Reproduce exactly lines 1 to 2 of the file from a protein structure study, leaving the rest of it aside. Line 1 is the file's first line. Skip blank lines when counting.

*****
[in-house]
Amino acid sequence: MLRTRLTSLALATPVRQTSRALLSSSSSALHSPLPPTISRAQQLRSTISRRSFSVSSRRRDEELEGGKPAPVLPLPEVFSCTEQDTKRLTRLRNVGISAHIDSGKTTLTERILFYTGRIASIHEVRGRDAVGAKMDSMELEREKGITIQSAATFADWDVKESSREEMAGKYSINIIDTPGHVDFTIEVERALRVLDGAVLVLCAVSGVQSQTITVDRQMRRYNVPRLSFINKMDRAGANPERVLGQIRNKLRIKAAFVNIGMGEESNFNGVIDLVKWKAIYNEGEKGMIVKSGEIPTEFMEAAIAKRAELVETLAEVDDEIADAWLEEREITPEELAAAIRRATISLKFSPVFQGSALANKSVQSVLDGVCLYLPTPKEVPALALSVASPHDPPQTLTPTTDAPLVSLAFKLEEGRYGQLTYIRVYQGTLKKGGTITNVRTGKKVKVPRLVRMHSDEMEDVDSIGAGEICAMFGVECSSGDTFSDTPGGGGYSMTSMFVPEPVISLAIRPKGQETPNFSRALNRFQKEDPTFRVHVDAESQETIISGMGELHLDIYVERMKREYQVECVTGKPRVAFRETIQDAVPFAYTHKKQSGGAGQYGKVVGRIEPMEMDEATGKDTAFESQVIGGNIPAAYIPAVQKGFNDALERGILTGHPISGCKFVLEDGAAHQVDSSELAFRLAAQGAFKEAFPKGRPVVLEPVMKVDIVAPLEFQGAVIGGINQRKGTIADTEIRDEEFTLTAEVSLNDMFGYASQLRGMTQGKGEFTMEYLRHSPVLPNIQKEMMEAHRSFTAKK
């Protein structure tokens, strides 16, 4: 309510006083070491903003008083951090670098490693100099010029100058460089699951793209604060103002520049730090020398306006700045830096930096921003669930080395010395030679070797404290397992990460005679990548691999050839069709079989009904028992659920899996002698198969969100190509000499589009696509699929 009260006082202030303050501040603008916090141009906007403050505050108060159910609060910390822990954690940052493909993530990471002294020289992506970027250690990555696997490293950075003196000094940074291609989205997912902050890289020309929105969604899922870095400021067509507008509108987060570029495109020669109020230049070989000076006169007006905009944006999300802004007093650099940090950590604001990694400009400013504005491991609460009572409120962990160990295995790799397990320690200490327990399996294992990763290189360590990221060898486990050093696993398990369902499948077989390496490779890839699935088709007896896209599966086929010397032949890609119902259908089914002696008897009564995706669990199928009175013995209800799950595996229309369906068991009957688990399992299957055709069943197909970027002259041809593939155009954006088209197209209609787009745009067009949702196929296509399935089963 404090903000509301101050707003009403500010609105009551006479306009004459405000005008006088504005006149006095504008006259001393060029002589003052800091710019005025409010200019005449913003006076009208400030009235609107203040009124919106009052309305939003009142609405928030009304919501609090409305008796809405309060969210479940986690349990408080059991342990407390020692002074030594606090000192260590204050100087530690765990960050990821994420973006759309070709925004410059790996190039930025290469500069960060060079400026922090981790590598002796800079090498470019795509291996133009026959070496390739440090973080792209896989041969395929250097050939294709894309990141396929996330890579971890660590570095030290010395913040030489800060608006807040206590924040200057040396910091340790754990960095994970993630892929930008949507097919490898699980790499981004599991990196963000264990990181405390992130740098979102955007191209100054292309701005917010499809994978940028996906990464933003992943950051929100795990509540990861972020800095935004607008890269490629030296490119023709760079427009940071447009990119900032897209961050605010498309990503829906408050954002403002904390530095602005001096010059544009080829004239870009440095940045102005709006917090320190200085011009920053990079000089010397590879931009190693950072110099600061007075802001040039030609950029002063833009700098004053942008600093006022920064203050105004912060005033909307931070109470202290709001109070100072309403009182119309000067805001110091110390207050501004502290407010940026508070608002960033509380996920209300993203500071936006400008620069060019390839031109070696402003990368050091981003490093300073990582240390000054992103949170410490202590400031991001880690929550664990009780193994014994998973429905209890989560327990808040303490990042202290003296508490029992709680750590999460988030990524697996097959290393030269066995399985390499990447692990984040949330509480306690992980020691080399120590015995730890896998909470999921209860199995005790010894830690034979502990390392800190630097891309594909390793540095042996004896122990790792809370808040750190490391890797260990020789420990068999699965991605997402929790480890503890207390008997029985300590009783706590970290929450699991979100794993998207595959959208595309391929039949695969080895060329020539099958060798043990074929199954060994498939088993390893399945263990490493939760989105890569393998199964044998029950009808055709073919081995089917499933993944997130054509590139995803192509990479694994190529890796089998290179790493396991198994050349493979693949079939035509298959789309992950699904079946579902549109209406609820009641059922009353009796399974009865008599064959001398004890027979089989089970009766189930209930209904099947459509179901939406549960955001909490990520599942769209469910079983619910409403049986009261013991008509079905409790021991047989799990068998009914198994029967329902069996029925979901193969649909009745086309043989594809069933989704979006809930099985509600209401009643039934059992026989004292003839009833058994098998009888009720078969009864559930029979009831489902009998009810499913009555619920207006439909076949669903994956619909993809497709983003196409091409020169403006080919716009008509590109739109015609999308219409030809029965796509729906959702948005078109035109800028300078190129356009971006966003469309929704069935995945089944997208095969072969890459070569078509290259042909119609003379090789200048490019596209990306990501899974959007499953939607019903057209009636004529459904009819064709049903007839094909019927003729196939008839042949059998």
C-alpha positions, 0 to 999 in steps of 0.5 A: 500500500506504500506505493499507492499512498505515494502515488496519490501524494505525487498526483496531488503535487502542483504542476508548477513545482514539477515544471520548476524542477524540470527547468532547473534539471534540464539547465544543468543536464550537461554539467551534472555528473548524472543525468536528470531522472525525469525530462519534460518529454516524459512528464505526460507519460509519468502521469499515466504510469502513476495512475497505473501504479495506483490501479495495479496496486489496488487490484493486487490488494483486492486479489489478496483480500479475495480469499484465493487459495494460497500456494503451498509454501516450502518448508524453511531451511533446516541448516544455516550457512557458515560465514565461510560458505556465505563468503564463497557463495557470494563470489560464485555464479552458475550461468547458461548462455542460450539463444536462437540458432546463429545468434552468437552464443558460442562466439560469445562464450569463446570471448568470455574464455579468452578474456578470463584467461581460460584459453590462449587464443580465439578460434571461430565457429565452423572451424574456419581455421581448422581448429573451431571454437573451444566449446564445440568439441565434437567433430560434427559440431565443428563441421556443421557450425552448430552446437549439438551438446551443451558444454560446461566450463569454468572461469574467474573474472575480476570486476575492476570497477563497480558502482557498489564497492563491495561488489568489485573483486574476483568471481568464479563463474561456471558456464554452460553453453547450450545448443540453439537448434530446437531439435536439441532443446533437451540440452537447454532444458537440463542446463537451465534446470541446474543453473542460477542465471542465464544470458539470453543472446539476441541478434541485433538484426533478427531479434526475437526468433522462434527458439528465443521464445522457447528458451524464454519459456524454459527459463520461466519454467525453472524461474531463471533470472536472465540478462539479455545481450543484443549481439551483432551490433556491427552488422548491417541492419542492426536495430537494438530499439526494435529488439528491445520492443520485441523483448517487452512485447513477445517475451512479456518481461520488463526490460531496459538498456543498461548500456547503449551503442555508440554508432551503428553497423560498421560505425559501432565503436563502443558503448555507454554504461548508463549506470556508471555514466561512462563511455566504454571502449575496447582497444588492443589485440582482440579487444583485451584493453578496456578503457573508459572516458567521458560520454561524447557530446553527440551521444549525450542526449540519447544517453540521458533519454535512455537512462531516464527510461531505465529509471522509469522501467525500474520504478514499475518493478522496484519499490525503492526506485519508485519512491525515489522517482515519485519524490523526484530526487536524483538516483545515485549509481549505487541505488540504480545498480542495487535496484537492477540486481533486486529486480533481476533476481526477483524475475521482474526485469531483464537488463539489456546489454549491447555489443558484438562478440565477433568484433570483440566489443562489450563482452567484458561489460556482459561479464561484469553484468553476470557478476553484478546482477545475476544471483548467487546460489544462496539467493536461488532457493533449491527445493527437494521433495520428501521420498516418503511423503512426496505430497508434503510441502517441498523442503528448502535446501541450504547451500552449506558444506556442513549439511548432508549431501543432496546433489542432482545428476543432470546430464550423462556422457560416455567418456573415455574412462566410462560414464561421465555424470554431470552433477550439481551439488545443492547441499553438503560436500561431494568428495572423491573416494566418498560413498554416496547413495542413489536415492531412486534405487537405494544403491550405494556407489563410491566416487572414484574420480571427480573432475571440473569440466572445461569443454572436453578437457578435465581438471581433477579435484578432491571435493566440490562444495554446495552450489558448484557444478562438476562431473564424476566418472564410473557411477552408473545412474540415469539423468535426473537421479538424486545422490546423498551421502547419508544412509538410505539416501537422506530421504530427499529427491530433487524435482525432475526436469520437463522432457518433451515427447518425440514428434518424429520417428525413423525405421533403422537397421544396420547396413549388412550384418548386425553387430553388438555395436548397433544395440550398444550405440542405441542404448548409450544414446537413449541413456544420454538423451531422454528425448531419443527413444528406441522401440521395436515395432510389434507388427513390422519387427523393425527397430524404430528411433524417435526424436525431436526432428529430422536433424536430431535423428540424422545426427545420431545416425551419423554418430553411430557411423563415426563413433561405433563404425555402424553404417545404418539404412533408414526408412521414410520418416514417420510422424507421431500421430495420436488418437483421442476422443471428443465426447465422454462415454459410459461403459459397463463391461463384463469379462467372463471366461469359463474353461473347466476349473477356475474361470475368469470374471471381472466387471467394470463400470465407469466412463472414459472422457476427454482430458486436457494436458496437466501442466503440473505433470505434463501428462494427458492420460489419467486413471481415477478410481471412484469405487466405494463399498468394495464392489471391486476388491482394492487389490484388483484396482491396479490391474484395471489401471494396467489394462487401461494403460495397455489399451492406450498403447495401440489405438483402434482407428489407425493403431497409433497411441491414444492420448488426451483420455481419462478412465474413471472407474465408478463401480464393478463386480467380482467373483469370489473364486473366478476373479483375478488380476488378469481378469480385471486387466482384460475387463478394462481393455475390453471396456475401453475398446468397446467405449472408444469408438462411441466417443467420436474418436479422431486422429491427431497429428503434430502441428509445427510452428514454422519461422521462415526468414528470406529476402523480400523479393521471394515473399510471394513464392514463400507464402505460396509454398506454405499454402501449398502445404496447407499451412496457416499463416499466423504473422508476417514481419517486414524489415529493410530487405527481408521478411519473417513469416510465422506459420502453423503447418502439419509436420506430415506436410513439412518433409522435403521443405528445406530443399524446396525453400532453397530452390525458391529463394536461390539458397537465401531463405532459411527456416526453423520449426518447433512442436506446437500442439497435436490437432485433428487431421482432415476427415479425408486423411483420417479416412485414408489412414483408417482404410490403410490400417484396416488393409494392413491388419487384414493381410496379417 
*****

[in-house]
Amino acid sequence: MLRTRLTSLALATPVRQTSRALLSSSSSALHSPLPPTISRAQQLRSTISRRSFSVSSRRRDEELEGGKPAPVLPLPEVFSCTEQDTKRLTRLRNVGISAHIDSGKTTLTERILFYTGRIASIHEVRGRDAVGAKMDSMELEREKGITIQSAATFADWDVKESSREEMAGKYSINIIDTPGHVDFTIEVERALRVLDGAVLVLCAVSGVQSQTITVDRQMRRYNVPRLSFINKMDRAGANPERVLGQIRNKLRIKAAFVNIGMGEESNFNGVIDLVKWKAIYNEGEKGMIVKSGEIPTEFMEAAIAKRAELVETLAEVDDEIADAWLEEREITPEELAAAIRRATISLKFSPVFQGSALANKSVQSVLDGVCLYLPTPKEVPALALSVASPHDPPQTLTPTTDAPLVSLAFKLEEGRYGQLTYIRVYQGTLKKGGTITNVRTGKKVKVPRLVRMHSDEMEDVDSIGAGEICAMFGVECSSGDTFSDTPGGGGYSMTSMFVPEPVISLAIRPKGQETPNFSRALNRFQKEDPTFRVHVDAESQETIISGMGELHLDIYVERMKREYQVECVTGKPRVAFRETIQDAVPFAYTHKKQSGGAGQYGKVVGRIEPMEMDEATGKDTAFESQVIGGNIPAAYIPAVQKGFNDALERGILTGHPISGCKFVLEDGAAHQVDSSELAFRLAAQGAFKEAFPKGRPVVLEPVMKVDIVAPLEFQGAVIGGINQRKGTIADTEIRDEEFTLTAEVSLNDMFGYASQLRGMTQGKGEFTMEYLRHSPVLPNIQKEMMEAHRSFTAKK